Why God Gave You the Holy Spirit

Holy Spirit and evangelism
Have we forgotten one of the foremost reasons the Spirit was given to the church? (Flickr/Bert Cash [edited])

If you have been cleansed from sin through Christ's death, you are a vessel of God's very own Holy Spirit—the same Spirit who enjoyed eternal fellowship with the Father and the Son for all eternity past.

That's an incredible thought.

But amid all our seeking the gifts of the Spirit, discussing what it means to be Spirit-filled, theologizing about the Holy Spirit's role, and asking Him to be at work in our midst, sometimes we forget to ask: why?

This is no shallow question. The Holy Spirit is the tangible, personified evidence that we now have total access to God through Christ. The Holy Spirit is the unbreakable seal on our salvation (Ephesians 4:30). The Holy Spirit gives us the gift of faith, resurrects our dead souls, and makes us more holy so as to be like Jesus himself.

But that isn't all He does.

With Great Power Comes Great Responsibility

It seems that whenever the Holy Spirit is given to someone, it's for one crucial reason: to preach the Gospel.

You may already know the verse I'm about to cite. It's in Acts, where Jesus tells the apostles right before His ascension, "[Y]ou will receive power when the Holy Spirit has come upon you, and you will be my witnesses in Jerusalem and in all Judea and Samaria, and to the end of the earth" (1:8, emphasis added).

But the thread of Spirit-filled witnessing runs far deeper than one verse.

In Isaiah 61, Jesus's life and ministry is foretold with a key phrase: "The Spirit of the Lord God is upon me, because the Lord has anointed me to bring good news..." (v. 1a). Yes, that good news.

In Luke 4, right after Jesus receives the Holy Spirit at His baptism and spends 40 days being tempted by Satan, we're told that He returned to His hometown "in the power of the Spirit (v. 14), went to the synagogue, stood up, and read that passage.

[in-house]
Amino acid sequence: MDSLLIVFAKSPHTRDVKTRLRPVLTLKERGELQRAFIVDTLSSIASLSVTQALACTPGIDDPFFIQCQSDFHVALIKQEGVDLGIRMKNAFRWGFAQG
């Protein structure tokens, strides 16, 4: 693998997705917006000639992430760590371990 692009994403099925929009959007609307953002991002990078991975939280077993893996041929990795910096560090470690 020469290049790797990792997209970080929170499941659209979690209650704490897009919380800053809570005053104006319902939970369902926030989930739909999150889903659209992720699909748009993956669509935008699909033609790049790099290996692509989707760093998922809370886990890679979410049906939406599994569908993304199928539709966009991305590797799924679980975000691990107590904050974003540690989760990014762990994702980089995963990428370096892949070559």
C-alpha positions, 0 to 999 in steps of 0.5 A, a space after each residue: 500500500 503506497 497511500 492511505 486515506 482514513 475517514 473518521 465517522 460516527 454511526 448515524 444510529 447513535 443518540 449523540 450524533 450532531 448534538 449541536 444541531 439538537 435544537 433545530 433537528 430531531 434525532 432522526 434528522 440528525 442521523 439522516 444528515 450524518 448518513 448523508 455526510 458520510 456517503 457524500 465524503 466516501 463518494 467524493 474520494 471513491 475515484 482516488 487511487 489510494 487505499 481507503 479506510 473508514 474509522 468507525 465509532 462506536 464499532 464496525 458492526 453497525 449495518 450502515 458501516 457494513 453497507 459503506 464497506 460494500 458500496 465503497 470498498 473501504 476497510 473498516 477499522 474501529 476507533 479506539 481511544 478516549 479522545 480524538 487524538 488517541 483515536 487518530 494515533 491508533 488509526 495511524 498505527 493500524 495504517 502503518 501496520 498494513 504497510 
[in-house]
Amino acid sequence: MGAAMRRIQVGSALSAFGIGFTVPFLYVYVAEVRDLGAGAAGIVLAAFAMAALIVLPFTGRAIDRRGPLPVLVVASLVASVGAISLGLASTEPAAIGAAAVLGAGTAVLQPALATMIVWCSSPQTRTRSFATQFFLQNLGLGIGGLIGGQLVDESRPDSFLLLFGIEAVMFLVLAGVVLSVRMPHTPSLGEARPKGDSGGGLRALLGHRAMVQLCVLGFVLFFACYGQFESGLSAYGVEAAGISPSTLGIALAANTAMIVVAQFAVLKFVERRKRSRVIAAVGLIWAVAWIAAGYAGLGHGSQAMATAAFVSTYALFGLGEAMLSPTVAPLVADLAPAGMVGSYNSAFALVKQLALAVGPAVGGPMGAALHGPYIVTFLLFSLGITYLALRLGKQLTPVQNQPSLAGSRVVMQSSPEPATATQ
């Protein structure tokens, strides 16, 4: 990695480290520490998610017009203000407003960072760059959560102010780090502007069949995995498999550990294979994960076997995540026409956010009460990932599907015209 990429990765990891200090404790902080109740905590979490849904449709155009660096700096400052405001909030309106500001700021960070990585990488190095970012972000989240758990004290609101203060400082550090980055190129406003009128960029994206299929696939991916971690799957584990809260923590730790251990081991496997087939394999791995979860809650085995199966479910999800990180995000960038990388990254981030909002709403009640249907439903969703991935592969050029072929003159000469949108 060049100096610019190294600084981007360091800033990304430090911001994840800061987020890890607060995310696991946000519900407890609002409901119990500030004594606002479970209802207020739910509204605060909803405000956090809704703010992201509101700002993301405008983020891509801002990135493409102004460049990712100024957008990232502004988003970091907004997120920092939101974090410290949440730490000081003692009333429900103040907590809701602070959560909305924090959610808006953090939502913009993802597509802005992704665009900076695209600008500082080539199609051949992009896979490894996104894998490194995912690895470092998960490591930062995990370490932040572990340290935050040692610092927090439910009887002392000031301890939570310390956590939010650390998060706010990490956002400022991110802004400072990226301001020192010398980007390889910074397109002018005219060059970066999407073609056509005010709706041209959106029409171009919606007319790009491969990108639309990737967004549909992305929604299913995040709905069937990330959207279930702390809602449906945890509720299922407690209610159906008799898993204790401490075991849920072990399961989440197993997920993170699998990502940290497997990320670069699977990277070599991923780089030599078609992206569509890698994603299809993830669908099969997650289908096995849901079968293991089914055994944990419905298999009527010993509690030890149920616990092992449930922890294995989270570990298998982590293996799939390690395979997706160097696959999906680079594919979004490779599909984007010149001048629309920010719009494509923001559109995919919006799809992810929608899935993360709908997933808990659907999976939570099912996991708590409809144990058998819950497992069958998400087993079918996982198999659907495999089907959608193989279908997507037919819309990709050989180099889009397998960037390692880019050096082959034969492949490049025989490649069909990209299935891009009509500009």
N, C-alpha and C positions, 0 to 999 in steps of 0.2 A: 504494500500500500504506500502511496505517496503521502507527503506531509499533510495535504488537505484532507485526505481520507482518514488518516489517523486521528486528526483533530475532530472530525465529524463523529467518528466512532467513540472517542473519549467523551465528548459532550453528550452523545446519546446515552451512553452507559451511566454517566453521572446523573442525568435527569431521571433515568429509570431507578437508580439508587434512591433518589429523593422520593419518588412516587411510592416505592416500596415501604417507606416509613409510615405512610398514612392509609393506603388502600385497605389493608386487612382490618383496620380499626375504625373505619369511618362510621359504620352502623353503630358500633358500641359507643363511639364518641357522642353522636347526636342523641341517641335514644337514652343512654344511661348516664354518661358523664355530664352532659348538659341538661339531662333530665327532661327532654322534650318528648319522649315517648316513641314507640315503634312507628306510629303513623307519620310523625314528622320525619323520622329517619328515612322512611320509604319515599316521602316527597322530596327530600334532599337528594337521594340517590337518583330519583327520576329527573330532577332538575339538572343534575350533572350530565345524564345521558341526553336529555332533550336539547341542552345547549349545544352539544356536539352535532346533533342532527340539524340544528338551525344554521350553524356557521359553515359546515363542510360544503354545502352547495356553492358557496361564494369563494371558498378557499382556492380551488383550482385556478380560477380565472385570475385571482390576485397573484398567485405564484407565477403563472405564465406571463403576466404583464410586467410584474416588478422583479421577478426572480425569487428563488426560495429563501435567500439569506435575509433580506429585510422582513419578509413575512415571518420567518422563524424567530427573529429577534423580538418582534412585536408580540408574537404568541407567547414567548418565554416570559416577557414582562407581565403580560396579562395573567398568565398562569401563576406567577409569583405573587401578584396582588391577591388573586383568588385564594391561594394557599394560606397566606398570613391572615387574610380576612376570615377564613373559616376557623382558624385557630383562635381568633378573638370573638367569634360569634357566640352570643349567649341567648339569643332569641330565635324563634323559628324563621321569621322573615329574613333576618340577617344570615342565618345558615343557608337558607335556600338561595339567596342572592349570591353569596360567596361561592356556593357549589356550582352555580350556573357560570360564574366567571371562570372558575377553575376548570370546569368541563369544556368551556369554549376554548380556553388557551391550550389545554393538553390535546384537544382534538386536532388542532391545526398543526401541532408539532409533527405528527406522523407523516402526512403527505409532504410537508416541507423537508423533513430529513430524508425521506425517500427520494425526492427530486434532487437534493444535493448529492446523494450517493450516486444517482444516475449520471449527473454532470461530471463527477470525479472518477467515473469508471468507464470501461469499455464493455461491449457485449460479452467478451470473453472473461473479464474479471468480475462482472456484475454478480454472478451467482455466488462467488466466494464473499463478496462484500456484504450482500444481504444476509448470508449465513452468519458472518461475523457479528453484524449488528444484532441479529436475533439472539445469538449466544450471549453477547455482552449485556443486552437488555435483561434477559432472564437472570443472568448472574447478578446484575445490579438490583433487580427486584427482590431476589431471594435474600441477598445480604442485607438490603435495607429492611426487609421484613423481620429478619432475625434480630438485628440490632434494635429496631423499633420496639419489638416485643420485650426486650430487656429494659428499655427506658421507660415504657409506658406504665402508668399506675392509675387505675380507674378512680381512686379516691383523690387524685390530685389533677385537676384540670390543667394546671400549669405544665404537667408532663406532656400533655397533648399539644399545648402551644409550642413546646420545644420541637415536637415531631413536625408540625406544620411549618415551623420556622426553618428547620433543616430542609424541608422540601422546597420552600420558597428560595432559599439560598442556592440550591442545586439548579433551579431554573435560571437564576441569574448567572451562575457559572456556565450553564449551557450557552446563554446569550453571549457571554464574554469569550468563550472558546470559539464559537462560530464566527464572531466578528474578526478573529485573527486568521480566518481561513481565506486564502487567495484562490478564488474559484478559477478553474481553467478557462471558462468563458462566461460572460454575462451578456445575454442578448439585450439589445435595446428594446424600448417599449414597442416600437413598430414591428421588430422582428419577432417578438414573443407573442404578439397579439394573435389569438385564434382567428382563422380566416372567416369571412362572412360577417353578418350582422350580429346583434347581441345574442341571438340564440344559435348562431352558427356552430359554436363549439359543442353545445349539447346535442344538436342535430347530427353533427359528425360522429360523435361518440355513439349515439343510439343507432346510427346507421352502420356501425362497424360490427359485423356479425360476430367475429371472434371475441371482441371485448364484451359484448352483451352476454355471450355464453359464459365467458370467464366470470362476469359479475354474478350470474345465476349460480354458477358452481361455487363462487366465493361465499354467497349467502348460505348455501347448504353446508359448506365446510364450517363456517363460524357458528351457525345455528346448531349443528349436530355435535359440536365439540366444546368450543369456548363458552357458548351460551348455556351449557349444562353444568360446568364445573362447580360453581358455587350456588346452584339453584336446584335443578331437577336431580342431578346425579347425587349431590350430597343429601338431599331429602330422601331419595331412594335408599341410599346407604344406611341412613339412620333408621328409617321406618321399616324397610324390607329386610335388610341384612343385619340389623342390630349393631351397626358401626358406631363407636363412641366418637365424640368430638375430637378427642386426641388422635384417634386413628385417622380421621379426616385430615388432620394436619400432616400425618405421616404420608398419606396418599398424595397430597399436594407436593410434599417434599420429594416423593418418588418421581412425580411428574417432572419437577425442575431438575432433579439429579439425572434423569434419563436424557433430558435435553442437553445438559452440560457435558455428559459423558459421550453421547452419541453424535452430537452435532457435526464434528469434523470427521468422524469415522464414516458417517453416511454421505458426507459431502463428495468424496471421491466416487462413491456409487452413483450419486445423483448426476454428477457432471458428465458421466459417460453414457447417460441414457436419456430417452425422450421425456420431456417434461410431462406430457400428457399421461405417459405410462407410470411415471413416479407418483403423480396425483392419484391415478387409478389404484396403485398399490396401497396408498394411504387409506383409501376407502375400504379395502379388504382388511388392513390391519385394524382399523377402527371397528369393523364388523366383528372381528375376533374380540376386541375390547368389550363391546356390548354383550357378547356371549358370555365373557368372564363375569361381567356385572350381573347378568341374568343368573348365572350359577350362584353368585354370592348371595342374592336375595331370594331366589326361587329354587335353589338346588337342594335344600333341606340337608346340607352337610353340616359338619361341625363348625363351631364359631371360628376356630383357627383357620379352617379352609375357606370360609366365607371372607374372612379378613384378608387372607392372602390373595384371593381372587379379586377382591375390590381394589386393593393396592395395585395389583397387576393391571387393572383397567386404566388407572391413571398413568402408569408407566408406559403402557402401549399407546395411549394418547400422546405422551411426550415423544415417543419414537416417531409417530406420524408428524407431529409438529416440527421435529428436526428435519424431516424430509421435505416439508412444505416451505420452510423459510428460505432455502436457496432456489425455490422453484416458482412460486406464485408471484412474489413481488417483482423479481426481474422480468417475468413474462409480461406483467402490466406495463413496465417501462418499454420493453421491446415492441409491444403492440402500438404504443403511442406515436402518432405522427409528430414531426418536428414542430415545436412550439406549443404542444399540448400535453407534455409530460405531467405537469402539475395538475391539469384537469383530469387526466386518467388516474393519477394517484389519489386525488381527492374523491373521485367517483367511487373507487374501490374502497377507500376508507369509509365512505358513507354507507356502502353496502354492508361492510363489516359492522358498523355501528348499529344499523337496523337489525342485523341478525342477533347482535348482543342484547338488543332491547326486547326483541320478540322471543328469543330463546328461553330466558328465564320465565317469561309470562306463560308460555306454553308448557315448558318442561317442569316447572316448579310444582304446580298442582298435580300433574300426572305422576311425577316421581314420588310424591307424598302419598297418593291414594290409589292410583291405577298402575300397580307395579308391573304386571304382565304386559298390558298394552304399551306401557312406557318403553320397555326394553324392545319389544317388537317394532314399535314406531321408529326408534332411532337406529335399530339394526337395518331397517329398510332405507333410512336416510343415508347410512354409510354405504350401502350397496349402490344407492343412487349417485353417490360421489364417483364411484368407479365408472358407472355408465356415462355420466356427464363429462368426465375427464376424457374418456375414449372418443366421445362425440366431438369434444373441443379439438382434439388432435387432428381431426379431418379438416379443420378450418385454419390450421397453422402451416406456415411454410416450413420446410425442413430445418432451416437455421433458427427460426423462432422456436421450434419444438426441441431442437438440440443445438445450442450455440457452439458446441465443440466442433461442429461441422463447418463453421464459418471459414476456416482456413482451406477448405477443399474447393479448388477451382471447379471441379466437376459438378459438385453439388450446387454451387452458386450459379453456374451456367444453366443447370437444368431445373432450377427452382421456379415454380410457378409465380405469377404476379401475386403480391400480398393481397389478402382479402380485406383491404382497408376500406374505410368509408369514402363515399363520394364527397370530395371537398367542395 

In the presence of all his fellow Galileans, he openly revealed His identity as the Messiah for the first time meaningfully with these words: "The Spirit of the Lord is upon me... to proclaim the gospel" (in essence).

A few short years later, in the Upper Room, Jesus tells his disciples that they're going to be hated and persecuted by the world. And he wraps up his warnings with this interesting prophecy:

"But when the Helper comes, whom I will send to you from the Father, the Spirit of truth, who proceeds from the Father, he will bear witness about me. And you also will bear witness, because you have been with me from the beginning." (John 15:26-27).

And Jesus was right. In Acts 2, when the apostles were finally filled with the Spirit, what was the immediate outward manifestation? Of course they spoke in tongues—but what was the content of their speech? Peter stood up and preached one of the boldest gospel messages ever: "Let all the house of Israel therefore know for certain that God has made him both Lord and Christ, this Jesus whom you crucified" (v. 36).

The Big Picture

Different people have different gifts and roles in the mission, but nothing has changed since the day of Pentecost as far as God's motives in pouring His Spirit out on you.

No matter what you believe about the Holy Spirit, if anything you are seeking to do or be anything through Him and making the good news of Jesus known to others isn't somewhere at the core of your motives, you're entirely missing the point.

The Holy Spirit's work throughout all history—Old Testament, New Testament, and now—isn't just about elaborate miracles or exuberant utterances. It's about pointing people to the good news: (1) Jesus died to take your punishment and kill sin in your life, (2) rose from the dead to redeem your life from spiritual and physical death, and (3) ascended to Heaven to send you the Holy Spirit—so you could go and tell others about Him!

So today, consider: why did God give you the Holy Spirit?


Alex Kocman is an associate editor and writer for Christian Life News and Charisma News with a background in biblical studies. You can follow him on Twitter via @ajkocman

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